Reconstructing prehistoric animals

This post is based upon the book: All Yesterdays, unique and speculative views of Dinosaurs and other prehistoric animals by John Conway, C.M Kosemen and Darren Naish. I recently read this book and would recommend it to anybody studying archaeology and anthropology. The book raises the issues of clothing bones in tissue (e.g. skin, muscles, fur and feathers) or in other words bringing the animal back to life in art.

The problem with paleoart is the relationship between speculation and hard data, for example bone structure can tell us a lot about the size and structure of muscles attached to them but this is only the first step in reconstructing the animal and the real issues start with integument – the covering that involves the skin and all things attached to it. This is because the preservation of soft tissue is rare or of a poor quality.

The ambiguous nature of this is perhaps best portrayed by the appearance of Velociraptor’s in Jurassic park. They are shown as scaly monster-like animals, though I suppose we must allow for some Hollywood dramatization of them (nobody would be scared of an overgrown chicken). However the fossil evidence shows that they were almost certainly covered in feathers, on the arm bones there is a row of bumps identical in size and shape to the quill knobs of living birds which are the anchor points for feathers.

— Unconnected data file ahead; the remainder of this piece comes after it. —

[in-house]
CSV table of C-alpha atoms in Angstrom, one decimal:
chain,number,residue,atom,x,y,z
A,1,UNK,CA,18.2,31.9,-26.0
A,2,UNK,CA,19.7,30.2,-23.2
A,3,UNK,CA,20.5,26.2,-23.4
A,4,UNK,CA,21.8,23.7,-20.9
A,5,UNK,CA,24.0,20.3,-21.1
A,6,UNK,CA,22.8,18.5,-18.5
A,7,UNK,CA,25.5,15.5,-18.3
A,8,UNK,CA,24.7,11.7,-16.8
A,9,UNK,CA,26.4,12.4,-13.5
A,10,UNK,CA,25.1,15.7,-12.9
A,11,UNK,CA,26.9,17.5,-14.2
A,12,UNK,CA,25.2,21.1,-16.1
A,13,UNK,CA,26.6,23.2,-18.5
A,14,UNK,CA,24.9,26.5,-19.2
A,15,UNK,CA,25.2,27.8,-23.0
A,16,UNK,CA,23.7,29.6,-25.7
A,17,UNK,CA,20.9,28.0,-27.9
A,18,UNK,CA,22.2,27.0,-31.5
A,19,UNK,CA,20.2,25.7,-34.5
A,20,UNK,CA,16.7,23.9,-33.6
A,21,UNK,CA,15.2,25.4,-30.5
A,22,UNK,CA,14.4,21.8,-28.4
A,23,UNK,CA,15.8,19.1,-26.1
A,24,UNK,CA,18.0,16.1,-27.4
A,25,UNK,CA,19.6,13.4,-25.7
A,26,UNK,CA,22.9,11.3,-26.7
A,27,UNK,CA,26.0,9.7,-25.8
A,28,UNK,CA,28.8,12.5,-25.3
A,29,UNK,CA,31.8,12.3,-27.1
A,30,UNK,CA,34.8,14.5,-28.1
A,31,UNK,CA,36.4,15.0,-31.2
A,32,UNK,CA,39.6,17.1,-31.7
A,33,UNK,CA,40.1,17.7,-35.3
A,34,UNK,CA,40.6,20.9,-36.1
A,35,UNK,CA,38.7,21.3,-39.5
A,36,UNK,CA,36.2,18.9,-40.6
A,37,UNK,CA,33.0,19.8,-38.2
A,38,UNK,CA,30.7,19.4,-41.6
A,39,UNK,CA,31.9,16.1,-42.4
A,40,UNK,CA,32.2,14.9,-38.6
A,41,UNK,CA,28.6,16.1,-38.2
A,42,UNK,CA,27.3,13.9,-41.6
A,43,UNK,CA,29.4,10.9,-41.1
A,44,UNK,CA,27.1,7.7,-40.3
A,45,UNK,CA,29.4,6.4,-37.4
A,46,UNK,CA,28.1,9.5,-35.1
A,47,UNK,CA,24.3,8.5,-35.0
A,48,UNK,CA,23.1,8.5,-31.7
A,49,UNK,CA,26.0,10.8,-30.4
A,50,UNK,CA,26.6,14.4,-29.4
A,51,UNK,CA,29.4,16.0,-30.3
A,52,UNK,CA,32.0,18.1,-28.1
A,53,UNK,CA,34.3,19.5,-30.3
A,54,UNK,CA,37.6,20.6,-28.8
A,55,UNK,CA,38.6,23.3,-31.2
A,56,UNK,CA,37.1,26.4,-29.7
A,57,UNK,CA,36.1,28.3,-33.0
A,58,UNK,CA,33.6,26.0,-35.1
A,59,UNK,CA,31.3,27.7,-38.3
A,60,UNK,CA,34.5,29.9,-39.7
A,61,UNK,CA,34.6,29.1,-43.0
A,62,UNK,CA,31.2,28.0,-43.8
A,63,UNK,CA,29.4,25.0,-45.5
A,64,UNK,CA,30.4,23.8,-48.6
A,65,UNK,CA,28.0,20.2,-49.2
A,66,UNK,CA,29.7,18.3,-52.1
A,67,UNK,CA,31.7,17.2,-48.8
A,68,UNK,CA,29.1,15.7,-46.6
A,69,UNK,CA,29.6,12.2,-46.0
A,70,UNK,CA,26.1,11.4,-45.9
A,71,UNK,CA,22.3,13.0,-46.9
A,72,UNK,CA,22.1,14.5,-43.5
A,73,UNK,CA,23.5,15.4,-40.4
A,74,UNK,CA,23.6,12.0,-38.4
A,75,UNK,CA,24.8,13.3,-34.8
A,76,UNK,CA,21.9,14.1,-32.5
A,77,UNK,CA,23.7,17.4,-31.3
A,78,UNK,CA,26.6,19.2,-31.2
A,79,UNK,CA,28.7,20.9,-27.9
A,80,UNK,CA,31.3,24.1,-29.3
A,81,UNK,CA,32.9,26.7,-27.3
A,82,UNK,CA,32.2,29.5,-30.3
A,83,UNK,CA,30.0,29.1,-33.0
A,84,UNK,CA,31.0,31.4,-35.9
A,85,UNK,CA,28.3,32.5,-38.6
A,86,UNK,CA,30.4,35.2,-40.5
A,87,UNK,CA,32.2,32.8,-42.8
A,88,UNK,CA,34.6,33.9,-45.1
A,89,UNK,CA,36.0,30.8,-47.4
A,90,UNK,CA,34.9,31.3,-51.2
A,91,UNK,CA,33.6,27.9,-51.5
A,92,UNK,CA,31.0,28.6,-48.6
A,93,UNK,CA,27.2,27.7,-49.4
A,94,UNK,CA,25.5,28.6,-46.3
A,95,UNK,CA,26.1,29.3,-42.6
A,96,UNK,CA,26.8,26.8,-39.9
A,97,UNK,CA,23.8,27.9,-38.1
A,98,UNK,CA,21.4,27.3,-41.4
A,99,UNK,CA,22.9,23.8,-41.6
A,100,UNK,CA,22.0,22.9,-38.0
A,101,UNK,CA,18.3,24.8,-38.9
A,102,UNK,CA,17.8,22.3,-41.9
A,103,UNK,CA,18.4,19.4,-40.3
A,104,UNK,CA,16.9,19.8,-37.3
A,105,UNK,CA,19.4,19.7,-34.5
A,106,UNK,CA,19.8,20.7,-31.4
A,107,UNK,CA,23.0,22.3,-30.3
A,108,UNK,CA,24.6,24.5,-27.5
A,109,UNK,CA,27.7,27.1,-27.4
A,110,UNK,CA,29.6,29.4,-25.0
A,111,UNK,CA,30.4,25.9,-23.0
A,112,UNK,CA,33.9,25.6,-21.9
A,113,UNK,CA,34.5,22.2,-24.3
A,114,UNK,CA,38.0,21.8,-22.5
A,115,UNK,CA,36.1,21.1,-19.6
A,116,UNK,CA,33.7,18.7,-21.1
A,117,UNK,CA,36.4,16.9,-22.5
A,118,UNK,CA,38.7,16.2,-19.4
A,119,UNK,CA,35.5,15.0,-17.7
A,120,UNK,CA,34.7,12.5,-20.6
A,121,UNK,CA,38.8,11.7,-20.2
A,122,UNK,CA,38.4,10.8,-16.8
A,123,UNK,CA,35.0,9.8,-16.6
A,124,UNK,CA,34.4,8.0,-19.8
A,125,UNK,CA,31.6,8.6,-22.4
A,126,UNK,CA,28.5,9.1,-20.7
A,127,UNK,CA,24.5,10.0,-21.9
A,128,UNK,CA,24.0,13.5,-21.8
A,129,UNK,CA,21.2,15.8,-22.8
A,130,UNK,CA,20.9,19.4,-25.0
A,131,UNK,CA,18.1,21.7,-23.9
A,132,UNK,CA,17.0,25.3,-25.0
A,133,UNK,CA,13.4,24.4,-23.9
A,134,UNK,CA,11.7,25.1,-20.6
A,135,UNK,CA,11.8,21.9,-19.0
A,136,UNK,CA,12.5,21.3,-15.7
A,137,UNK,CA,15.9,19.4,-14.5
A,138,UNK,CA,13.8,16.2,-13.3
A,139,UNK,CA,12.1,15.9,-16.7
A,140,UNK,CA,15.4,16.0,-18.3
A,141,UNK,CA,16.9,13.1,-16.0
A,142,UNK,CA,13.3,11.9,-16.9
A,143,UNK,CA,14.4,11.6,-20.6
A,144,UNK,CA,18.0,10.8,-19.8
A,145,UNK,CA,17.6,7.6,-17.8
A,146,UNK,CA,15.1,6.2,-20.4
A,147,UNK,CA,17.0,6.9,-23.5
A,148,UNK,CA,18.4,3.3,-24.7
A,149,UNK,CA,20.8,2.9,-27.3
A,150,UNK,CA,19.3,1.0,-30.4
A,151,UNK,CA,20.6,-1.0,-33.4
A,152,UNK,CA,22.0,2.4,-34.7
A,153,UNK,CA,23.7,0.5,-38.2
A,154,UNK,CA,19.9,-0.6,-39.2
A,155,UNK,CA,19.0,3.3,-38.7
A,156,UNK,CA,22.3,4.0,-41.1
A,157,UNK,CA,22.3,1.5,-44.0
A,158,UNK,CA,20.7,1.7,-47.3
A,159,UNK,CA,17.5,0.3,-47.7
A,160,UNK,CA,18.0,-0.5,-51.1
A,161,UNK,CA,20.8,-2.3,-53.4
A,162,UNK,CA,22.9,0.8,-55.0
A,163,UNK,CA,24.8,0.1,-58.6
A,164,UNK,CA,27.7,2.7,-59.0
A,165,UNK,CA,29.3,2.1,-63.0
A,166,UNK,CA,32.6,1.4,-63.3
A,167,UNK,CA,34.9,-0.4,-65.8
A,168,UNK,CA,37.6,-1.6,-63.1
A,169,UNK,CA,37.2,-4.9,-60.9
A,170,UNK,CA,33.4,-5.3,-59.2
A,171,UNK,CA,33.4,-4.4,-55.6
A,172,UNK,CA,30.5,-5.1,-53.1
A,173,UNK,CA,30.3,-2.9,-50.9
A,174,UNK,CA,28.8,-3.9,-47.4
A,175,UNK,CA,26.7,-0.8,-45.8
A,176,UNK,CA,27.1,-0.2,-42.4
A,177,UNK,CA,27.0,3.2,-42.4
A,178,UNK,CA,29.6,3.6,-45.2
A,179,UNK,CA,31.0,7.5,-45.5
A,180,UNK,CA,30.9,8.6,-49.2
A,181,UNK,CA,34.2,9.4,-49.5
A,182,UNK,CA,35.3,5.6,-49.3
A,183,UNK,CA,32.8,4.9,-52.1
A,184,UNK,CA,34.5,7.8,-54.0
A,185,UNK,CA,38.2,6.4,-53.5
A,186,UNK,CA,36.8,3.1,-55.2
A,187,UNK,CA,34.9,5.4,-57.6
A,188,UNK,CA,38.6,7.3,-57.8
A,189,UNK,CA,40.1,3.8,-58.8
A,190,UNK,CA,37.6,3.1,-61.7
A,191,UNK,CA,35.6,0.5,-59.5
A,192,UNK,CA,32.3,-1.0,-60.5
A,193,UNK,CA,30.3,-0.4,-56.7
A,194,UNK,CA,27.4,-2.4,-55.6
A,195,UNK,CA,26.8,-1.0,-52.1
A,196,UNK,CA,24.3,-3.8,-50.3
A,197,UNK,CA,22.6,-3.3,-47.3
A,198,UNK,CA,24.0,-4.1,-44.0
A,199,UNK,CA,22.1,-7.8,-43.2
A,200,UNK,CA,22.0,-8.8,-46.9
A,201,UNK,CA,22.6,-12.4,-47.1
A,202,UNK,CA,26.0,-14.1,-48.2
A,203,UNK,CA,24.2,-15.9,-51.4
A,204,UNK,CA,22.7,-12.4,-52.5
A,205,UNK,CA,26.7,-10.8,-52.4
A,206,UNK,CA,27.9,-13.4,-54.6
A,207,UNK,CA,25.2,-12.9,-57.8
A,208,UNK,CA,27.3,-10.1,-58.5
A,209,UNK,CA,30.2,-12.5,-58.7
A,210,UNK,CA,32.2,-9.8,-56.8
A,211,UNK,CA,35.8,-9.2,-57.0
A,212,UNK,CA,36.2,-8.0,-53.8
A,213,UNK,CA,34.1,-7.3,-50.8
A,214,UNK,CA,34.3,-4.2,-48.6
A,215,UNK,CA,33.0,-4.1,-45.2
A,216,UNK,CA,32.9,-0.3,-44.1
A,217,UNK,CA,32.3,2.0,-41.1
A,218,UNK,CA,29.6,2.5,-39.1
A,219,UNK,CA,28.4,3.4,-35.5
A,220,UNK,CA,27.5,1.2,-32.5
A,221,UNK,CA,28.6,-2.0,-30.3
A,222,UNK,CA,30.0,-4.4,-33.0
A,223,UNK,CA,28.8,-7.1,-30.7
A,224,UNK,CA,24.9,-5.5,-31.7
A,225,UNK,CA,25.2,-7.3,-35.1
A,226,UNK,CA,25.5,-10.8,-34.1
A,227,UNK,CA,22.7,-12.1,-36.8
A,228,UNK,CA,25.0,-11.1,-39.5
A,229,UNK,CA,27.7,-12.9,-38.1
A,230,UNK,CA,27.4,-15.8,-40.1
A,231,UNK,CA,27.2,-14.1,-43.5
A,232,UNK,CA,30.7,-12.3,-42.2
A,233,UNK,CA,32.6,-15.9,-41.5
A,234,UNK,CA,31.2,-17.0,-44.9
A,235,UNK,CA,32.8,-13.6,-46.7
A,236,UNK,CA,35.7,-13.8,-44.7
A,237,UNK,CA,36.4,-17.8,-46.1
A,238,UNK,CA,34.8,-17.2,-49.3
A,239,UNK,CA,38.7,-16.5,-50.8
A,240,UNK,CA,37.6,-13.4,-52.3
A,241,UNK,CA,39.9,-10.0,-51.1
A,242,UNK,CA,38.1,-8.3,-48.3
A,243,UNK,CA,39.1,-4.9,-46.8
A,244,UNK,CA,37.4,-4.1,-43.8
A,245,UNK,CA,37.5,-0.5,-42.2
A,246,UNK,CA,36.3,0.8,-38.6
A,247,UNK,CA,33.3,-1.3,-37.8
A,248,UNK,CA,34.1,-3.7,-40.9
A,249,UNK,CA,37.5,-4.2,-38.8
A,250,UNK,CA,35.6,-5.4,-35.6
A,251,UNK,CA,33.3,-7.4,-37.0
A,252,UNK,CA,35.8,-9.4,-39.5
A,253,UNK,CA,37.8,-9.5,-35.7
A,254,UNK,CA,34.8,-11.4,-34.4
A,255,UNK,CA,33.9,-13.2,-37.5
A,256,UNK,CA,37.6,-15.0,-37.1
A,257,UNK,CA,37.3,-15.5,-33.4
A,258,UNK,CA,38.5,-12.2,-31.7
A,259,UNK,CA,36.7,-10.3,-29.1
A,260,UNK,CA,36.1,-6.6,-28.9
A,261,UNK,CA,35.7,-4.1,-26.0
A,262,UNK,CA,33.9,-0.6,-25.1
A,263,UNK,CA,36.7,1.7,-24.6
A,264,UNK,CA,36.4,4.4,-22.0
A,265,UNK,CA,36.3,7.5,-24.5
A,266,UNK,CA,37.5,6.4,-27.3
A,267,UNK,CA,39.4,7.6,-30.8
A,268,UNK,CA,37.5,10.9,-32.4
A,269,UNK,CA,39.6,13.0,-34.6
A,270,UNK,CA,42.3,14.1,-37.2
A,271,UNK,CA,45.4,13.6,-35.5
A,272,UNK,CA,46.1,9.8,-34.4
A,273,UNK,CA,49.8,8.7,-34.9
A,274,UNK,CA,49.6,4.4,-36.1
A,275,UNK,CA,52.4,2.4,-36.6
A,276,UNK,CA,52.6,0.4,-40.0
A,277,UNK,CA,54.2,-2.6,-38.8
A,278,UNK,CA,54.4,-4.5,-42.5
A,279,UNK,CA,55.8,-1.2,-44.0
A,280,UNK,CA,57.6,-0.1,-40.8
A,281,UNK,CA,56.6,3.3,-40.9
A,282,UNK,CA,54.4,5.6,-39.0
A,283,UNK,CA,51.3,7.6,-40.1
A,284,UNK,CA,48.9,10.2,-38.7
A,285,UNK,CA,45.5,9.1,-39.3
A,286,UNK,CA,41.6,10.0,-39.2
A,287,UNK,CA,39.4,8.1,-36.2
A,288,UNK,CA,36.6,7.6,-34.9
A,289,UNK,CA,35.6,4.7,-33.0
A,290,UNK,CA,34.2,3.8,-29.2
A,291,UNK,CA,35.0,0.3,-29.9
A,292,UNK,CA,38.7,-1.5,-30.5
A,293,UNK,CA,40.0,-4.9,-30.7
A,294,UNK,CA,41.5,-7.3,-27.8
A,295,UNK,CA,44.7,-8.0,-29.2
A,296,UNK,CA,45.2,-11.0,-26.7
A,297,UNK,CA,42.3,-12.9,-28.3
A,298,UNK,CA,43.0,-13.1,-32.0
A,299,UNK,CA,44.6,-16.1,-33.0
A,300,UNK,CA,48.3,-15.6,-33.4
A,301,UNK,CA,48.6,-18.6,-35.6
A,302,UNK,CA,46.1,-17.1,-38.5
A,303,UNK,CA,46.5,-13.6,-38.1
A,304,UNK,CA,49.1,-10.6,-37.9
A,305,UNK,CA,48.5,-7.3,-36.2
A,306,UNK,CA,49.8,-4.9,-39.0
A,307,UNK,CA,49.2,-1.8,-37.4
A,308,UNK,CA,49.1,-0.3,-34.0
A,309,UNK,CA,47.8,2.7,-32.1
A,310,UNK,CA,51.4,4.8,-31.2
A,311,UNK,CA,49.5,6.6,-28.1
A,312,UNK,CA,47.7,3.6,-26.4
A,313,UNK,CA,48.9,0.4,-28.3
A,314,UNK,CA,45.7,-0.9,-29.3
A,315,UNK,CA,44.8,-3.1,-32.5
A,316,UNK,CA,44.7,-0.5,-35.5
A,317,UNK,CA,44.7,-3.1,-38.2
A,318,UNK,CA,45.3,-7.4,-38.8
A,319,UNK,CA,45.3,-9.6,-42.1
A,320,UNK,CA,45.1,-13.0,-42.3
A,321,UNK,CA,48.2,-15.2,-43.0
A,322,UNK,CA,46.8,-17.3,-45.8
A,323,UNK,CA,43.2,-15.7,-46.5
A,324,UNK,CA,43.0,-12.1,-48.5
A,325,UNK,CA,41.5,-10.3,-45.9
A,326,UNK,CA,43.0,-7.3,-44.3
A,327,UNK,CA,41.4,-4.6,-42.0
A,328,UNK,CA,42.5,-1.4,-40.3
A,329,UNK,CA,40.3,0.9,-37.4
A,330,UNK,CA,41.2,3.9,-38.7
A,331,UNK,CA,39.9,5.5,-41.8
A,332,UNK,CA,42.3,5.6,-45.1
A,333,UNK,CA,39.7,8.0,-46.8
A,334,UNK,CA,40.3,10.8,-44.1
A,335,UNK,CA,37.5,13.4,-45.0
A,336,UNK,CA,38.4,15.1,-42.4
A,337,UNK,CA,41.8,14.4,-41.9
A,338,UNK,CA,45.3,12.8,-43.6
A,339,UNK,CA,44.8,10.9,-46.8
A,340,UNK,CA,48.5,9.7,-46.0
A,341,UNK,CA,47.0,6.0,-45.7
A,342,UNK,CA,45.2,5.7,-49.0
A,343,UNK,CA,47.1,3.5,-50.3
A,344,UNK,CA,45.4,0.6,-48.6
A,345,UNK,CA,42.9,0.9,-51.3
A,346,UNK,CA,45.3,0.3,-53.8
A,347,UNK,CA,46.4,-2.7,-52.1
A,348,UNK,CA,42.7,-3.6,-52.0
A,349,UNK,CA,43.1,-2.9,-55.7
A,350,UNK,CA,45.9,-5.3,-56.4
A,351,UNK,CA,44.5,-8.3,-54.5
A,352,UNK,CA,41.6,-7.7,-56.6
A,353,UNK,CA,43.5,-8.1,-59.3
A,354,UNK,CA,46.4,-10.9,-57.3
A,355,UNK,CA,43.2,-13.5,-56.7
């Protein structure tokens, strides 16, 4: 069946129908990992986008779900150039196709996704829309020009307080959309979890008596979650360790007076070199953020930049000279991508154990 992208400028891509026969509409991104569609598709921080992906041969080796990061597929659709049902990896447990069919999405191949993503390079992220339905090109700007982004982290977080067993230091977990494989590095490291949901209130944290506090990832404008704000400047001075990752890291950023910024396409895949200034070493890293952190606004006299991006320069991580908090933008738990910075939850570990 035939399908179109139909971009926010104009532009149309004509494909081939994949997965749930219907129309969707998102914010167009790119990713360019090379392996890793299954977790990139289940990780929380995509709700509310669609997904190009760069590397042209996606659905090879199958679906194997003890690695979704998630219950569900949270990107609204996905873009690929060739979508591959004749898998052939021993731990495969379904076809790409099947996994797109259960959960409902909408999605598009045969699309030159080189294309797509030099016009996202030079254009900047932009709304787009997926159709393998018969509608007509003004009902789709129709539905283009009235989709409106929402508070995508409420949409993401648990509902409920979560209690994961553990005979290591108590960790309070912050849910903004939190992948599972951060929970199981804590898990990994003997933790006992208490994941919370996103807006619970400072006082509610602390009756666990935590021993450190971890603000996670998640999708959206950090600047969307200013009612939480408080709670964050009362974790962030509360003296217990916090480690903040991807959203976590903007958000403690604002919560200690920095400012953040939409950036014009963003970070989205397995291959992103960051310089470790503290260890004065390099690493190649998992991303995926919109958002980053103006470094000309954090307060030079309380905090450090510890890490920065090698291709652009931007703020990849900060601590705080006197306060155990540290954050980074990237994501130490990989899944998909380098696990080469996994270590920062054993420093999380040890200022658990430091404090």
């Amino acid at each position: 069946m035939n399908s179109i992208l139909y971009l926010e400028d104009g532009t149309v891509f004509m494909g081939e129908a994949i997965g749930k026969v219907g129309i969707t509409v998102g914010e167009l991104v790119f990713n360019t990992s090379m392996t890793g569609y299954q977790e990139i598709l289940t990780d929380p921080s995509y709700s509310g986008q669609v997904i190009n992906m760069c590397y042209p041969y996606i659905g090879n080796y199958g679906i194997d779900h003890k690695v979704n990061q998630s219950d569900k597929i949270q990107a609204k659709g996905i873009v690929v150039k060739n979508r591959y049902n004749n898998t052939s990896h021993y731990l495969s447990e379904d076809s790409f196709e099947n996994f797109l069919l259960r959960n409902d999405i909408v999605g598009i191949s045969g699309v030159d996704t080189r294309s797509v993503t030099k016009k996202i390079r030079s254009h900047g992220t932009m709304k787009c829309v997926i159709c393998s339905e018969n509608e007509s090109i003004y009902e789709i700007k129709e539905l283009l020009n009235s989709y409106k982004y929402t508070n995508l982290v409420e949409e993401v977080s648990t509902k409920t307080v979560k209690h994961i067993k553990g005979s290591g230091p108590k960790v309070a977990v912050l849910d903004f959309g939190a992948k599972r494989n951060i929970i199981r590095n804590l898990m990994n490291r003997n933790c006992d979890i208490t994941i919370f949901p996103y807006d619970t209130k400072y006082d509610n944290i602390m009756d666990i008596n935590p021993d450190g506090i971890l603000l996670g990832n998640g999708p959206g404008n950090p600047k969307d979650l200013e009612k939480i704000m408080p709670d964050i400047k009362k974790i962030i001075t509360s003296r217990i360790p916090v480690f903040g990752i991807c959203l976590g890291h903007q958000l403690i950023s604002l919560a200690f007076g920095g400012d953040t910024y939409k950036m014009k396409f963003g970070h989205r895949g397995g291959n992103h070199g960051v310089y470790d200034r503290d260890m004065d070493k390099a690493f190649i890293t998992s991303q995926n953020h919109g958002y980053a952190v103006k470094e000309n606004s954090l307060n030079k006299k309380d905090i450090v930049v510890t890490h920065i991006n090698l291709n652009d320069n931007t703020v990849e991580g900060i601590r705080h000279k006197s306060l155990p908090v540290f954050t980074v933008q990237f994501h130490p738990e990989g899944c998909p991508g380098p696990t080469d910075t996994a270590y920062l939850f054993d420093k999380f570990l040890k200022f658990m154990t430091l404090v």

Sticking with birds for another example of the problem of integument; the necks of modern birds are long and slender but overlying skin and feathers obscures this and makes the neck thick to look at. This is not reflected in the osteology and if you were to be offered a skeleton of a parrot you could be forgiven if you were to draw it with a thin neck. This extends to mammals where skin, fat deposits and thick furry coats are not suggested to be present by the skeleton.

An interesting point raised in the book is to consider what might happen were hypothetical non-human scientists were confronted with the remains of modern animals. Would they reconstruct the animals as they look or would they end up with a bizarre fabrication? While there is such a thing called osteological correlates that one can use (with some reliability) to deduce soft tissue this is however only something we know from studying the skeletons or modern animals compared to what we know is correct, but With animals such as Dinosaurs there is no possible way to correctly know what they look like.

With an issue such as this, speculation when based upon sound empirical knowledge must be allowed and even necessary.

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MartynWing

Biologist. Archaeologist. Aspiring writer.

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